Ghaznafar A Garewal
MY eyes turned to our suitcase. It made me sad for Baba (father). After everything, he’d built, planned for, fought for, fretted for, dreamed of, this was summation of his life: two suitcases and one disappointing son…Then they found a place to bury their scarred memories. These moving lines by extremely eloquent Khaled Hosseni beautifully portray what America is for a foreigner:
A country that offers a secure, independent and prosperous life. Not only in Afghanistan but all over the world, people dreamed of pursuing their life in the United States. By becoming a champion of human rights, individual’s freedom, capitalism, free markets and trade agreements, the US reached the heights that any nation would aspire. It started from Atlantic Charter in which America stood by the nation’s right to freedom against the British Colonialism. Of all, pluralism was the driving force of making America attractive to everyone.
Yet this image began to tarnish after unilateral policies. When anti-US sentiments were on the peak, Americans asked a very significant question back then, “Why they hate us?” Many answered, “You speak different and act different.” By deviating from the principles of liberalism, the very base of US global position started to erode. The unilateral actions of War in Iraq, heinous human rights crimes in Guantanamo Bay, extrajudicial killing of humans by drone attacks spiraled into the decline of its policies. Yet, Great Recession, economic inequality, the people’s protest against the elite in the form of Occupy Wall Street accelerated this decline. The rise of BRICS and America’s shrinking role in the global affairs exposed the fault lines in its power and influence.
Franklin Roosevelt, the prime architect of the Atlantic Charter, once said, “America will never be destroyed from the outside. If we falter and lose our freedom, it will be because we destroyed ourselves.” What made America great was the dexterity of its leadership to fuse the bi and multi-partisan views. Protection of individual freedom is the pillar of American democracy and its pluralistic approach towards its citizens. This individual freedom is protected against notonly atyrant but the majority ruling in a democratic country. If the US fails to reconcile the opposing parties and their views, it will be one great threat to its very democratic values. It is the biggest challenge that Trump failed to realize in his inaugural speech.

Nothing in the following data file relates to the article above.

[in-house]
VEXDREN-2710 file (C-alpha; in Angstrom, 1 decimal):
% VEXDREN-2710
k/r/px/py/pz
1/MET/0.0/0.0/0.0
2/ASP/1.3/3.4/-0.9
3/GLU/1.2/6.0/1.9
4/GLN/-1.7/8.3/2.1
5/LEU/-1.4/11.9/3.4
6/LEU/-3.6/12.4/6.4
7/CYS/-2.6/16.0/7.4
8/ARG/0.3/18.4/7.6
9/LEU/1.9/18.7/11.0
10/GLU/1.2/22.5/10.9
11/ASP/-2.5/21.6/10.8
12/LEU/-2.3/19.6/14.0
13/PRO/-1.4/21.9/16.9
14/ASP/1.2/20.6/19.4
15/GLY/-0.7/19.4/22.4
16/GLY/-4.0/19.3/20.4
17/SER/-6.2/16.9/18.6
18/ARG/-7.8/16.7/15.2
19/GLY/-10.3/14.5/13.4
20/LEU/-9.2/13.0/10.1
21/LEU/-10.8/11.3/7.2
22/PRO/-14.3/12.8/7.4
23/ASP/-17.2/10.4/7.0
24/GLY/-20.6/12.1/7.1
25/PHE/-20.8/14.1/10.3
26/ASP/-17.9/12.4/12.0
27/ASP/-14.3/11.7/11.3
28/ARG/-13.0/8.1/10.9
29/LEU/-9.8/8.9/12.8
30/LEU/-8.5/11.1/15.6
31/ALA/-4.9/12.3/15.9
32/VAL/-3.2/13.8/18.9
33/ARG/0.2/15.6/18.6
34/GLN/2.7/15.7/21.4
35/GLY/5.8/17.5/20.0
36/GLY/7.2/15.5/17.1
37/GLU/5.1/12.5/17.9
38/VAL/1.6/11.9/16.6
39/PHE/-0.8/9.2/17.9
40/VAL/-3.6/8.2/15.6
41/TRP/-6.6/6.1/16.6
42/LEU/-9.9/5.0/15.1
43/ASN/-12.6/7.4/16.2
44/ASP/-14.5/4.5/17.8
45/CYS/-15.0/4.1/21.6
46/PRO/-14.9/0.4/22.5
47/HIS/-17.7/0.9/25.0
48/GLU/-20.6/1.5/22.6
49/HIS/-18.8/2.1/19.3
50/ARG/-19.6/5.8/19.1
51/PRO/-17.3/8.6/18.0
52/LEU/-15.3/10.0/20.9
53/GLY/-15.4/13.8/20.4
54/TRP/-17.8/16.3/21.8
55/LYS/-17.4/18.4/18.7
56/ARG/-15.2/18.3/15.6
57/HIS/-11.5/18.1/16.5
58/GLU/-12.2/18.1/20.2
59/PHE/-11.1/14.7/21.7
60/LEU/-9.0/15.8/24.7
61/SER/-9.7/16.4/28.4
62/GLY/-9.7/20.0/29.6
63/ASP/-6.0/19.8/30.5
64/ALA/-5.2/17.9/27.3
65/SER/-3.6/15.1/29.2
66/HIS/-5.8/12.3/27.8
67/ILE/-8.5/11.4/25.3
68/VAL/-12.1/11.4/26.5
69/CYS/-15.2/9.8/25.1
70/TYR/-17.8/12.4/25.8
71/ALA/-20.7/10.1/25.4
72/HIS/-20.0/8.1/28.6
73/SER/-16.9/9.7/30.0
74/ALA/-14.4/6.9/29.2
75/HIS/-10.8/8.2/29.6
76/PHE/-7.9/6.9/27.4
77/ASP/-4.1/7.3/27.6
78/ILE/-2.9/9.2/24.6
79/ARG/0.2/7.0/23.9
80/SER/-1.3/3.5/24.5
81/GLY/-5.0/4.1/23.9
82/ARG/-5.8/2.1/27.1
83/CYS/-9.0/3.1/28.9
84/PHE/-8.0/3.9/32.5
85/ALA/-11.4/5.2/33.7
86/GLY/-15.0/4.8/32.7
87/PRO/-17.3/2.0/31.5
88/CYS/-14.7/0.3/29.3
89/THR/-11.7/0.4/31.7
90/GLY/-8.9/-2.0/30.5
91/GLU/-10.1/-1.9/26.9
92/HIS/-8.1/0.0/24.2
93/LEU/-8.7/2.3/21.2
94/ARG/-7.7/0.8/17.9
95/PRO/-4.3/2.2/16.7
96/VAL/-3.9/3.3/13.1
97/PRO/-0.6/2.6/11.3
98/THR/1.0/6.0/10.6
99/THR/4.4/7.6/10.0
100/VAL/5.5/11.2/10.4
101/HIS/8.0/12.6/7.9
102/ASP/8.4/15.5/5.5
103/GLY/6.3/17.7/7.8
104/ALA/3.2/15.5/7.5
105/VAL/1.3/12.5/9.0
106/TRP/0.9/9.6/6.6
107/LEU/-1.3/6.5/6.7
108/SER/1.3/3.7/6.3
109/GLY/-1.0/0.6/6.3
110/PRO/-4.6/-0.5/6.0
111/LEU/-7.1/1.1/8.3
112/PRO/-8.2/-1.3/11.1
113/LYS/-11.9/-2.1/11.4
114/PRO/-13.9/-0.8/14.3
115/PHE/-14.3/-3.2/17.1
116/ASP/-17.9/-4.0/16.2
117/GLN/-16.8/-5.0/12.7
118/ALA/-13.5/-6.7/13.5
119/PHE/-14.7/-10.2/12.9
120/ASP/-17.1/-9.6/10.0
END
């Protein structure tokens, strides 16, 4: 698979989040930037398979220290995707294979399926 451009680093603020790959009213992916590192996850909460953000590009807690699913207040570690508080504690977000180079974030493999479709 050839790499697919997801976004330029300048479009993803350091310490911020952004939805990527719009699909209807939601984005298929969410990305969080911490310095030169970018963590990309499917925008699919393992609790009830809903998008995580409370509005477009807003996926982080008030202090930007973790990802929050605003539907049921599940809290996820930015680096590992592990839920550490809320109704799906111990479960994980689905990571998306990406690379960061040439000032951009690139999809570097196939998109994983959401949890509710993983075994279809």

He assumed office while securing low on favourability polls: 43% favourable, 53% unfavourable. He assumed office amidst his supporters chanting, “Make America Great Again.” Yet the biggest challenge to America, he fails to realize, was his opponents who were protesting outside the White House. If he ever realized the gravity of this challenge, he would have offered them an olive branch. After naming Bill Clinton, he intentionally avoided his vanquished rival, Hillary Clinton. He did not wish George W. Bush, who did not endorse him in the election campaign. He called Obama magnificent but portrayed him as a president who betrayed his own people. It was his moment to assure the people, at home and abroad, that democracy is working in America. Yet he chose to convey an altogether different impression.
During the US election campaign 2016, it was almost a consensus among the American and international audiences that he could not have a chance against the luck as he is advocating what the most Americans believe: liberalism and pluralism. Yet, surprisingly, he emerged successful, winning against all the odds. The people, at home and abroad, believed that his ideas spoken at the rallies are but a mere tactic of scoring high in the polls. To their chagrin, his inaugural speech dashed all of their hopes. His inauguration speech was a replica of any of his speech at the rally. An angry and pessimist president promised the same to the crowd enchanting “Make America Great.” He again painted a bleak picture of America which was under siege and could only be saved by ousting foreigners, Muslim terrorists and Washington insiders. Void of any grace notes, his speech was a blatant reconciliation of the whites by ensuring them“I’ll never let you down.”
Trump made it obvious that he is going to make America great again by following the policies of realism, pragmatism and not following policies of spreading liberalism and pluralism. Above all, he has no intention of either protecting democratic values or spreading democracy abroad. Trump’s silence on extrajudicial killing of Philippine’s President is also going to exact a high toll on democracy. Other American presidents also kept silence on such issues many times, not any of them undermined the importance of advancing democracy abroad. Even the most realist president of all, Ronald Regan, believed that if America fails to advance or defend its principles abroad, it cannot be made great.
The Trump’s idea of making “America Great Again” is for the white class not for all the Americans. It will surely unite the White while tearing the United America of all communities and races. From now on, Trump’s America is only going to reconcile the Whites and move apart all the other communities. It is the test of a liberal and pluralist America whether it is capable to advance its principles and add more substance to them or eroding the very base of its legitimacy.
— The writer teaches at National University of Modern Languages, Islamabad.